When politicians talk about reaching “net zero” emissions, they’re often counting on trees or technology that can pull carbon dioxide out of the air. What they don’t mention is just how much these proposals or geoengineering would cost to allow the world to continue burning fossil fuels.
There are many proposals for removing carbon dioxide, but most make differences only at the edges, and carbon dioxide concentrations in the atmosphere have continued to increase relentlessly, even through the pandemic.
I’ve been working on climate change for over four decades. Let’s take a minute to come to grips with some of the rhetoric around climate change and clear the air, so to speak.
What’s causing climate change?
When fossil fuels are burned for energy or used in transportation, they release carbon dioxide – a greenhouse gas that is the main cause of global heating. Carbon dioxide stays in the atmosphere for centuries. As more carbon dioxide is added, its increasing concentration acts like a blanket, trapping energy near Earth’s surface that would otherwise escape into space.
When the amount of energy arriving from the sun exceeds the amount of energy radiating back into space, the climate heats up. Some of that energy increases temperatures, and some increases evaporation and fuels storms and rains.
Because of these changes in atmospheric composition, the planet has warmed by an estimated 1.1 degrees Celsius (2 F) since about 1880 and is well on the way to 1.5 C (2.7 F), which was highlighted as a goal not to be crossed if possible by the Paris Agreement. With the global heating and gradual increases in temperature have come increases in all kinds of weather and climate extremes, from flooding to drought and heat waves, that cause huge damage, disruption and loss of life.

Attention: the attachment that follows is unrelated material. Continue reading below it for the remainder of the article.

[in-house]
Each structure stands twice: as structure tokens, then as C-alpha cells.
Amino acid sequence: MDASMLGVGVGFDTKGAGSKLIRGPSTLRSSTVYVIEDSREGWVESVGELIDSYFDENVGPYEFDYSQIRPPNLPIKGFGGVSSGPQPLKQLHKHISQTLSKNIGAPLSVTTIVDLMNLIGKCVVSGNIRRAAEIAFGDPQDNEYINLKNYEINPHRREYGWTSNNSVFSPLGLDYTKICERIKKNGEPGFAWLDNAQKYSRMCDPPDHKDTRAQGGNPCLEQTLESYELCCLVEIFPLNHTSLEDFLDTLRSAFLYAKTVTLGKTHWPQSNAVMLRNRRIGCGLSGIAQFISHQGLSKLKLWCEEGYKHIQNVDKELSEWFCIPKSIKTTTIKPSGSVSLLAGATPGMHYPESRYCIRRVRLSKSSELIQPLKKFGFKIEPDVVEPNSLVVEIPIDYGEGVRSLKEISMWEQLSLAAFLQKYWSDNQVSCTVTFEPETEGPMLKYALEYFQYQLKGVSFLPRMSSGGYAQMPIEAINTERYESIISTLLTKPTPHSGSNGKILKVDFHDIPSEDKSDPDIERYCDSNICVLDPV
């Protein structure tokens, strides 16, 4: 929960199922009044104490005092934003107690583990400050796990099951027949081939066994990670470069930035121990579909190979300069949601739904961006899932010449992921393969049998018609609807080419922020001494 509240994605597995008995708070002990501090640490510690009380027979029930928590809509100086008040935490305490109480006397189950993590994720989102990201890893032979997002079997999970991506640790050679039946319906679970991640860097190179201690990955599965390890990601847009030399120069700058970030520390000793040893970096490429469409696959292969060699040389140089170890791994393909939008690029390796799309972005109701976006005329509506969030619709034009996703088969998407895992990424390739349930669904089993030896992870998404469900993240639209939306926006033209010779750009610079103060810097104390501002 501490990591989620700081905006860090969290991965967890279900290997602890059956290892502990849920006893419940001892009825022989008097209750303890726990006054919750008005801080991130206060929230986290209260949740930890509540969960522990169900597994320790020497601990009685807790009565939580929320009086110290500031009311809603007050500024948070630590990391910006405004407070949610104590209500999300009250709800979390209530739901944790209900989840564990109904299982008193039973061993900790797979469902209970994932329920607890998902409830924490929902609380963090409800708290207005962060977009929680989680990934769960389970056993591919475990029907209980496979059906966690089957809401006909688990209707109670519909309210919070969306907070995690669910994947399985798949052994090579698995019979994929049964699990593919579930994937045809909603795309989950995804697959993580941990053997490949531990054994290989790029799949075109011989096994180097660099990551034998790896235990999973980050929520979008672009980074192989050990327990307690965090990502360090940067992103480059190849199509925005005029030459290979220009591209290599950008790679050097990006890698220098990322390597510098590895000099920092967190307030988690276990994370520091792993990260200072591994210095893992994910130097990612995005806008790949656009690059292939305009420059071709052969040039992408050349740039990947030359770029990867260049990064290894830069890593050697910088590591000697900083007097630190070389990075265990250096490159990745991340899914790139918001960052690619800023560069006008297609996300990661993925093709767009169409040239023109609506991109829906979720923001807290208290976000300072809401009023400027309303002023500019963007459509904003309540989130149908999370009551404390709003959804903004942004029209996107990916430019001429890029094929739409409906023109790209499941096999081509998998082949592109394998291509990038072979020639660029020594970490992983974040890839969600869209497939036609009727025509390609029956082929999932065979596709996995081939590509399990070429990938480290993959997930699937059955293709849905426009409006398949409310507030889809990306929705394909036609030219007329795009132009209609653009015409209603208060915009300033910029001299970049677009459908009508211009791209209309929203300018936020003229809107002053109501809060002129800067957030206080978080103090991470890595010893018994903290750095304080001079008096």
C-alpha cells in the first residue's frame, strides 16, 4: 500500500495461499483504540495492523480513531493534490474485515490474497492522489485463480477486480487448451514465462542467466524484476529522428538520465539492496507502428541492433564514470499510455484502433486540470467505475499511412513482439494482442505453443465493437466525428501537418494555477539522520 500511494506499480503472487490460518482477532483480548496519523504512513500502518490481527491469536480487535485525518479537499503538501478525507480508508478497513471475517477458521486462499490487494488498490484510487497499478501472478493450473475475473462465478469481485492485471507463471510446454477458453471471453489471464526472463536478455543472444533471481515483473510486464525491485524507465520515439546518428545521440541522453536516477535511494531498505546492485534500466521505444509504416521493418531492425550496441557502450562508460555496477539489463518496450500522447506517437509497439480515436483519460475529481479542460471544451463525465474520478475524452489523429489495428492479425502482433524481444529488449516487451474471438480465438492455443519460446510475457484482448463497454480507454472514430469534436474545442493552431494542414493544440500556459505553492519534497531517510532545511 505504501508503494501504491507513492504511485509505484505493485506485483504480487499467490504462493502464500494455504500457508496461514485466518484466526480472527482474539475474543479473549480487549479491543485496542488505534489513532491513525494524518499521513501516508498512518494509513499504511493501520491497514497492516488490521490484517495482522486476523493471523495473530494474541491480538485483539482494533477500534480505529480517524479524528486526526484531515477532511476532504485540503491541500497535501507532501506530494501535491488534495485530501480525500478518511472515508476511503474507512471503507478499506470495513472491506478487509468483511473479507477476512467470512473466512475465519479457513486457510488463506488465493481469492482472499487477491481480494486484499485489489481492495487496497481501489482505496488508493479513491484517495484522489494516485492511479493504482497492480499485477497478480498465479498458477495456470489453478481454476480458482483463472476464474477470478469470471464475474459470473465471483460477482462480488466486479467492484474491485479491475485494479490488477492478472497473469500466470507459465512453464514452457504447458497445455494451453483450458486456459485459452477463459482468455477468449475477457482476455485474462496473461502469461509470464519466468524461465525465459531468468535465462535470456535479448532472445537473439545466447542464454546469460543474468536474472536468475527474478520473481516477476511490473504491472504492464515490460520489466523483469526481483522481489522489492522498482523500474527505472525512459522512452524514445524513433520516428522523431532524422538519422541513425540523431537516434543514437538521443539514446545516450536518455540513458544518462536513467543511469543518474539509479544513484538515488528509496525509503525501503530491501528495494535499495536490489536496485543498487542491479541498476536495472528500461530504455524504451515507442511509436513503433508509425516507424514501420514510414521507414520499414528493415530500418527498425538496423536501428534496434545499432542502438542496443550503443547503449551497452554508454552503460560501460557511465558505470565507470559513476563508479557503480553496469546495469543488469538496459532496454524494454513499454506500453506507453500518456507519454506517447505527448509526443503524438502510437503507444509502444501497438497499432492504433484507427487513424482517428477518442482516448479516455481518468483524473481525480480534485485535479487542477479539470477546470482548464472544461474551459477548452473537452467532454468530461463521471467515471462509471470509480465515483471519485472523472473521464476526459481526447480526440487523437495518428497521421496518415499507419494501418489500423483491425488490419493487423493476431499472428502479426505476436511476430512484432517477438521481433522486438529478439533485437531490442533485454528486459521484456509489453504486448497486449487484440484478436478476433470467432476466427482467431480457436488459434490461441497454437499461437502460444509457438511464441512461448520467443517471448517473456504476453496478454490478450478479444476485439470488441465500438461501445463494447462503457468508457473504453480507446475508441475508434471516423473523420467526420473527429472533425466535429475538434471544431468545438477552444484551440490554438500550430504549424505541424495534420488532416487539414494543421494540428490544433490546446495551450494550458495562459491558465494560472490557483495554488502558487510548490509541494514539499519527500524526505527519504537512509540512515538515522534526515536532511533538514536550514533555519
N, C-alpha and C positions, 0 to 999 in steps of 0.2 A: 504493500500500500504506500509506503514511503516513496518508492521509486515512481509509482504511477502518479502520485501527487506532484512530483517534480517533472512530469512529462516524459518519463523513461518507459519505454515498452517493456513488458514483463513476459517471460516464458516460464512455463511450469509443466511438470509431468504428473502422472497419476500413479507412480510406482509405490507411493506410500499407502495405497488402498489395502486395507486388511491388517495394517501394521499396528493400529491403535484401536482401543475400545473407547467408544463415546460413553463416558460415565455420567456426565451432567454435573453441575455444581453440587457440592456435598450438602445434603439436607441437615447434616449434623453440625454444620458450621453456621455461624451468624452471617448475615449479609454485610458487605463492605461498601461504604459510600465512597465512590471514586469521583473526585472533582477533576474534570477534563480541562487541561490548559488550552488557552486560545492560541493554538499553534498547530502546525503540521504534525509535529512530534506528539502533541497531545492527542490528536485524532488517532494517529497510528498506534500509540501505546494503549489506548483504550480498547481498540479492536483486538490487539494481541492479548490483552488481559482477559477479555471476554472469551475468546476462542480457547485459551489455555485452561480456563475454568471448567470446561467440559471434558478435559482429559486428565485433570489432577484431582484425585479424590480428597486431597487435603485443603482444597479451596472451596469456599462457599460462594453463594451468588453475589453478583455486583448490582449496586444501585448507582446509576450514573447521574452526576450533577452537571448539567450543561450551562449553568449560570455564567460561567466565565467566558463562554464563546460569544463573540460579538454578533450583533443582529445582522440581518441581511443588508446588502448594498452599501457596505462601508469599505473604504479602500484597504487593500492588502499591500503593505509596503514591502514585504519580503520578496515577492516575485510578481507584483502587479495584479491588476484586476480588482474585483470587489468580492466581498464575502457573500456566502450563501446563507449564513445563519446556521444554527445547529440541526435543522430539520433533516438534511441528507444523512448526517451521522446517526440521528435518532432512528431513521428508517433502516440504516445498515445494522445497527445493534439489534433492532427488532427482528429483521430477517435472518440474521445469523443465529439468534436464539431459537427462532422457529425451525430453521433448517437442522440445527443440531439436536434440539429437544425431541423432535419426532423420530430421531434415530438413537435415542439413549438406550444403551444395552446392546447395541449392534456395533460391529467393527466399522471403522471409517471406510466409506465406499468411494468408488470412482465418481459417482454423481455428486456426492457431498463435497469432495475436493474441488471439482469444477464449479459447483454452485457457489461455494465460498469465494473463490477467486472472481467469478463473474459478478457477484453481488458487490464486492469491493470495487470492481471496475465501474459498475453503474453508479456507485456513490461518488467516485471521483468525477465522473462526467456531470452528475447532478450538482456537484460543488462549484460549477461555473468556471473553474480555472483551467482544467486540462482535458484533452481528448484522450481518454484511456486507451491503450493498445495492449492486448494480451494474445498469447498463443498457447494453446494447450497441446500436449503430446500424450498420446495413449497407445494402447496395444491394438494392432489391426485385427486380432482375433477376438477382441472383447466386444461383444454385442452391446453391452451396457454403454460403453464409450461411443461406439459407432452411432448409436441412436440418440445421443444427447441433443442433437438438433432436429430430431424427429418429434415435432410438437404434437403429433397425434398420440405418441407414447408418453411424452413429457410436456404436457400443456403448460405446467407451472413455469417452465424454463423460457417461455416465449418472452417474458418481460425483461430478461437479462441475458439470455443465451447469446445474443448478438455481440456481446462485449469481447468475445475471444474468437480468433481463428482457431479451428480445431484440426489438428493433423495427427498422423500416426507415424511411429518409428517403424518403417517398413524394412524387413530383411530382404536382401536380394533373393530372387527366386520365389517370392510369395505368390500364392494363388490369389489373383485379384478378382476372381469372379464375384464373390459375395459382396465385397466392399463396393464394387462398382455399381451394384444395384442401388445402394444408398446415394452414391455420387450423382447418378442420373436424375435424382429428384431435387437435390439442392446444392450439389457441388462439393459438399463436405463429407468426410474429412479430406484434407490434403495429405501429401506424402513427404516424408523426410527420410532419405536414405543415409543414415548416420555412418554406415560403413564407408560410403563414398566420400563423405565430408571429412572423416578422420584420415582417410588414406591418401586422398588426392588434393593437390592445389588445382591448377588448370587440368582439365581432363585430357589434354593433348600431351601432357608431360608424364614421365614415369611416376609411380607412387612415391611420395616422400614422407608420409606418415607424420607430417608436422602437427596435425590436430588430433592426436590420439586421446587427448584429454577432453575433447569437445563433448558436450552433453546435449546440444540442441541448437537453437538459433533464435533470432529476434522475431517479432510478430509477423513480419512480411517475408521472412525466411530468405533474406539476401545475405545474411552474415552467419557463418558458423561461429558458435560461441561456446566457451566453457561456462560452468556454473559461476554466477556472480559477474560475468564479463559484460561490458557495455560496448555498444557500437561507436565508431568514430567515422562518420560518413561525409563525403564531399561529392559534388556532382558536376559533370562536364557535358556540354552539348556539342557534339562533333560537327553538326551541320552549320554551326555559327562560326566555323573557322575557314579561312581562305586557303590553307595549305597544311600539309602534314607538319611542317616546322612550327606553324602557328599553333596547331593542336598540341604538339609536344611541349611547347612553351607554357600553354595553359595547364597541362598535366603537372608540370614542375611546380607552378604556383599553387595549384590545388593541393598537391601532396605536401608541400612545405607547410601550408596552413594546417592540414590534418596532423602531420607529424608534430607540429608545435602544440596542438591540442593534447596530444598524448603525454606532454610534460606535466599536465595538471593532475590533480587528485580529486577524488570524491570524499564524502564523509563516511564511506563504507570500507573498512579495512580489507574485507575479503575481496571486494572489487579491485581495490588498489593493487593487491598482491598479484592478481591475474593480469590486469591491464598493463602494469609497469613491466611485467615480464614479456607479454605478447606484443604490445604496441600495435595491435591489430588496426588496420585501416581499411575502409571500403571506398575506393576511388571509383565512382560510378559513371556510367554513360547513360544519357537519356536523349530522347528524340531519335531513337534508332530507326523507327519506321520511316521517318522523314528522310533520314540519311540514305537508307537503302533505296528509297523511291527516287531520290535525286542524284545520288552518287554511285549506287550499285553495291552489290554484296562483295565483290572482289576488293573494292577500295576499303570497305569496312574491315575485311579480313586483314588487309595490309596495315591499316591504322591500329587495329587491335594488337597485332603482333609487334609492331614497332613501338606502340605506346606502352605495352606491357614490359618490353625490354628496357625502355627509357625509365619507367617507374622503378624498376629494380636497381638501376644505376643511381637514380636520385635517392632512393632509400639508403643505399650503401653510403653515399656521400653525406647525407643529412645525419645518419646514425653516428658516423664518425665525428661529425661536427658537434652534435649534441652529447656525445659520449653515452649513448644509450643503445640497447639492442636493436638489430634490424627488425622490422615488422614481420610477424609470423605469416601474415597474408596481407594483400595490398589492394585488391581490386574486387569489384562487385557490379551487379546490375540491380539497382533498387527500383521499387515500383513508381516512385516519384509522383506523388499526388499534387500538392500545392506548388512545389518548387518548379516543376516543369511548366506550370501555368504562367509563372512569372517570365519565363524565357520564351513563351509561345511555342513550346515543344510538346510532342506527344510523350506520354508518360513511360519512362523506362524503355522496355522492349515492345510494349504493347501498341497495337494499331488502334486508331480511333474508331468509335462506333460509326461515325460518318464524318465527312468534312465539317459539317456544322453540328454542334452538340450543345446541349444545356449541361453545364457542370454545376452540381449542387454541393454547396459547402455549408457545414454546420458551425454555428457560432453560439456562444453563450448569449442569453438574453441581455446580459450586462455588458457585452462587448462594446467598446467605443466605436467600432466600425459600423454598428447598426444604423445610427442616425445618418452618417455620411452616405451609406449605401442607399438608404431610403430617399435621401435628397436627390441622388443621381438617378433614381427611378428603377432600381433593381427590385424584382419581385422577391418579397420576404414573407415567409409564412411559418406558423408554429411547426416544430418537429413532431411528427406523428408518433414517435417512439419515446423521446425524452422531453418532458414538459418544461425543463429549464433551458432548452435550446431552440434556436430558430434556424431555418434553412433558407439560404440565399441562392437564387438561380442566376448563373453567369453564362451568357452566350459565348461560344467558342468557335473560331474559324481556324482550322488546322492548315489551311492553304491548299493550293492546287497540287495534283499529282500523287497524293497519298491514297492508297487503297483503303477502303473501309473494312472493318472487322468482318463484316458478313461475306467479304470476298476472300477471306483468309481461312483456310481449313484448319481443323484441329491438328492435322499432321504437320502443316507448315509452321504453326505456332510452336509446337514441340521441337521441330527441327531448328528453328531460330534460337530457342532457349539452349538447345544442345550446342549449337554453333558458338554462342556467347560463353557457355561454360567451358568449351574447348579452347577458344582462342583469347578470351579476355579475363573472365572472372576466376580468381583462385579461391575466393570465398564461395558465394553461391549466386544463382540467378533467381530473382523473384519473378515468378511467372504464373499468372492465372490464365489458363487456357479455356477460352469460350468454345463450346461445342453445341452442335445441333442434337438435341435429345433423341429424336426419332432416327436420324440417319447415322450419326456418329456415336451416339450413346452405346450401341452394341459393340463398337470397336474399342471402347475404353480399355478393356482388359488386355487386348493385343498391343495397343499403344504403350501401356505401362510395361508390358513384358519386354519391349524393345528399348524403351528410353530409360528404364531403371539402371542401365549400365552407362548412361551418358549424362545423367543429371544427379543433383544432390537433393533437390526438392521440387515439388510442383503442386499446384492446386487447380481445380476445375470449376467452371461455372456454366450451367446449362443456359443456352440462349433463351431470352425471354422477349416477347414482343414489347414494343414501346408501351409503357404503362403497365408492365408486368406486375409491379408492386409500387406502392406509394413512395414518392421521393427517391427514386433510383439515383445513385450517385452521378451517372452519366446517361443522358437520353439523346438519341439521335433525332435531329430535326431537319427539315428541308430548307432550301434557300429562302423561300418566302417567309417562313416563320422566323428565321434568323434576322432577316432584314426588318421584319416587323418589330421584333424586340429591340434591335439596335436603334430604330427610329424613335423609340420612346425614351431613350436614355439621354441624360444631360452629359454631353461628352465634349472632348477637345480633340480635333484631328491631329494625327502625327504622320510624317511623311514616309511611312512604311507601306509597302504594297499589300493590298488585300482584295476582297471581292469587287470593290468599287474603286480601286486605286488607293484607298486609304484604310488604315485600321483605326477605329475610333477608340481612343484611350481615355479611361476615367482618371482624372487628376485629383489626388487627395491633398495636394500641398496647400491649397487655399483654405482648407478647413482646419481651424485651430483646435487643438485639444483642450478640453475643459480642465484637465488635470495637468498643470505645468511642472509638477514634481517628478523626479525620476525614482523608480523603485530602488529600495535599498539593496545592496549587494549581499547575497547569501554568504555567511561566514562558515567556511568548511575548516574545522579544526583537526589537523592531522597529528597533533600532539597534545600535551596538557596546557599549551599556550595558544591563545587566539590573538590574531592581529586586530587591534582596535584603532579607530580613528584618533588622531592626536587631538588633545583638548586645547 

Studies shows that global carbon dioxide emissions will need to reach net-zero carbon emissions by midcentury to have a chance of limiting warming to even 2 C (3.6 F).
Currently, the main source of carbon dioxide is China. But accumulated emissions matter most, and the United States leads, closely followed by Europe, China and others.
What works to slow climate change?
Modern society needs energy, but it does not have to be from fossil fuels.
Studies show that the most effective way to address the climate change problem is to decarbonize the economies of the world’s nations. This means sharply increasing use of renewable energy – solar and wind cost less than new fossil fuel plants in much of the world today – and the use of electric vehicles.
Unfortunately, this changeover to renewables has been slow, due in large part to the the huge and expensive infrastructure related to fossil fuels, along with the vast amount of dollars that can buy influence with politicians.
What doesn’t work?
Instead of drastically cutting emissions, companies and politicians have grasped at alternatives. These include geoengineering; carbon capture and storage, including “direct air capture”; and planting trees. The new U.S. Inflation Reduction Act, for example, invests heavily in carbon capture technology, in addition to providing tax incentives for expanding renewable energy.
Here’s the issue:
Geoengineering often means “solar radiation management,” which aims to emulate a volcano and add particulates to the stratosphere to reflect incoming solar radiation back to space and produce a cooling. It might partially work, but it could have concerning side effects.
The global warming problem is not sunshine, but rather that infrared radiation emitted from Earth is being trapped by greenhouse gases. Between the incoming solar and outgoing radiation is the whole weather and climate system and the hydrological cycle. Sudden changes in these particles or poor distribution could have dramatic effects.